Police five times more likely to use force against Black people

Police at protest
The Canary

Police use force against Black people at a rate “five times higher” than against white people, according to an official report.

Black people were also “involved in proportionally more incidents” involving the use of weapons, like Tasers, and firearms, according to Home Office data. Former shadow home secretary Diane Abbott tweeted:

 

The report, which looked at use of force incidents by police in England and Wales in the year to March, said:

Use of force tactics, ranging from handcuffing and ground restraint, to the use of batons, CEDs (Tasers) and firearms, involved people perceived as being from a black ethnic group at a rate five times higher than people perceived as being from a white ethnic group in English and Welsh police force areas (excluding the Metropolitan Police).”

Being the largest force in the country and due to the higher proportion of Black, Asian and minority ethnic people (BAME) living in London, figures for the Metropolitan Police were calculated separately so as not to “skew” national figures, the report said.

It added:

In the Metropolitan police force area, use of force tactics involved people perceived as being from a black ethnic group at a rate four times higher than those perceived as being from a white ethnic group.”

The figures come after police chiefs pledged a plan of action to address racial inequalities and a panel was launched to look at racial disproportionality in the use of Tasers.

But as the Network for Police Monitoring pointed out:

 

According to the statistics, incidents where a police officer used force in England and Wales rose by 64,000 in a year.

In the year to March, there were around 492,000 recorded incidents in which a police officer used force. This is up from 428,000 in the previous period.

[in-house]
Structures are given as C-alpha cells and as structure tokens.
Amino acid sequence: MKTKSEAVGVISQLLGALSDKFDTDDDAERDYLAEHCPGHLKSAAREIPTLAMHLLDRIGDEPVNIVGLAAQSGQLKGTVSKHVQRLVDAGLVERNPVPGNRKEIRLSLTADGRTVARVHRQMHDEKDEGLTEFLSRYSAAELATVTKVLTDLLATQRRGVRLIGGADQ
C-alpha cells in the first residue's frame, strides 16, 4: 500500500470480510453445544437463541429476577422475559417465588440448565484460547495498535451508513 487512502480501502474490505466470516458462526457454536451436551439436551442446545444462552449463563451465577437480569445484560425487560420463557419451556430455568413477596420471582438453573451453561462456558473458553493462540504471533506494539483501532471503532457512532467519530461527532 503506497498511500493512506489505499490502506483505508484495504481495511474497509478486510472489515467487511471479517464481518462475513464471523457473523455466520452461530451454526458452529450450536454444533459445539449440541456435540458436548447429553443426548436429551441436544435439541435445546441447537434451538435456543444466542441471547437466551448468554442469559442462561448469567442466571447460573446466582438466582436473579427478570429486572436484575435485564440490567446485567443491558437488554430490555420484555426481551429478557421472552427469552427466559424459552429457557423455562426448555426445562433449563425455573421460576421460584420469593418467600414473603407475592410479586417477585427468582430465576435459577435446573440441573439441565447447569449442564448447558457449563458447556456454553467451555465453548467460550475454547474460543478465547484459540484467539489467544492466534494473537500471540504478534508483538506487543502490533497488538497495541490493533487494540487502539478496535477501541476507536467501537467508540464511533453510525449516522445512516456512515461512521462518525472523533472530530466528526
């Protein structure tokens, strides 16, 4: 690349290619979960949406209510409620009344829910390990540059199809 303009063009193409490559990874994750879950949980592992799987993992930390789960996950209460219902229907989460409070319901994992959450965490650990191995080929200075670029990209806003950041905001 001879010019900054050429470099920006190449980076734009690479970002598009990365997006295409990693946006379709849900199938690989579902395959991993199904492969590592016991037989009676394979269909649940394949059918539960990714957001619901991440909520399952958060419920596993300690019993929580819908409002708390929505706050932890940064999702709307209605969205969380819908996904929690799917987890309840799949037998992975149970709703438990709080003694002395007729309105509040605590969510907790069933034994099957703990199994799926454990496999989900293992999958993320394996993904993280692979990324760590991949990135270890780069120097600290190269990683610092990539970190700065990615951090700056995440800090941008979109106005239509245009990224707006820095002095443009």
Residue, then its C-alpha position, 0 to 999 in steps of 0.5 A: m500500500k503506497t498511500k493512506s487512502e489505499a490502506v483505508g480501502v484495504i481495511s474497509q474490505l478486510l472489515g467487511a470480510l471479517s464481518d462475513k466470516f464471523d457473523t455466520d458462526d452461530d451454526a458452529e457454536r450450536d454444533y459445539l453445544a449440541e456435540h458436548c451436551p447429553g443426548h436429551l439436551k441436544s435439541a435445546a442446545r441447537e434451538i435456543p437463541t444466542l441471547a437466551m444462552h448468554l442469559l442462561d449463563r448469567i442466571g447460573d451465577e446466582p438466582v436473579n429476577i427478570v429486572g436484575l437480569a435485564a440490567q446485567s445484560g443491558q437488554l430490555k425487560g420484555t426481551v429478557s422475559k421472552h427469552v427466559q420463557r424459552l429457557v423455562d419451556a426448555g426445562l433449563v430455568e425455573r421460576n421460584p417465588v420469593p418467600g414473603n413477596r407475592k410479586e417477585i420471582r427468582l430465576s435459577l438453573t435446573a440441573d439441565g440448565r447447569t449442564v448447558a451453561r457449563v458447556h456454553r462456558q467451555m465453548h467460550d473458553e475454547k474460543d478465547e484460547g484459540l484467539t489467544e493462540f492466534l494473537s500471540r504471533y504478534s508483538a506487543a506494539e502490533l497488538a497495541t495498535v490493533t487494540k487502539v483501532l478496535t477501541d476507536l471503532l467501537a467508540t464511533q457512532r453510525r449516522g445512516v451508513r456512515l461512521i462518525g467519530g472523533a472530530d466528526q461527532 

Between April 2019 and March 2020, restraint tactics – like using handcuffs – was the most common type of force used (385,000 incidents, 78%).

SNP autumn conference
(PA)

Tasers were used in 32,000 incidents but were not discharged in the majority of cases (86%). Total Taser use has risen by 37% from the previous financial year, the report added.

Earlier this year, police watchdog the Independent Office for Police Conduct (IOPC) called for “greater scrutiny” of the use of Tasers by officers after a series of incidents and concerns about the “disproportionate” use of the weapon against black people and those with mental health problems.

This came after the Home Office said it would spend £6.5 million on 8,000 more stun guns for police.

Featured image via Flickr/Bob Bob

We need your help ...

The coronavirus pandemic is changing our world, fast. And we will do all we can to keep bringing you news and analysis throughout. But we are worried about maintaining enough income to pay our staff and minimal overheads.

Now, more than ever, we need a vibrant, independent media that holds the government to account and calls it out when it puts vested economic interests above human lives. We need a media that shows solidarity with the people most affected by the crisis – and one that can help to build a world based on collaboration and compassion.

We have been fighting against an establishment that is trying to shut us down. And like most independent media, we don’t have the deep pockets of investors to call on to bail us out.

Can you help by chipping in a few pounds each month?

The Canary Support us
  • Show Comments
    1. And what portion of violent crimes are committed by black people? This article is pointless. We see daily the shootings and stabbings carried out in London and Birmingham. These violent crimes are being carried out in a very high number of cases by disadvantaged young black men. To say that the only problem is ‘racist and violent’ Police officers is not only naive, it’s only harmful and damaging to the black community. An acknowledgement of the issues in the black community and carefully targeted funding is needed.Not pointless ACAB claptrap articles from The Canary.

    Leave a Reply

    Join the conversation

    Please read our comment moderation policy here.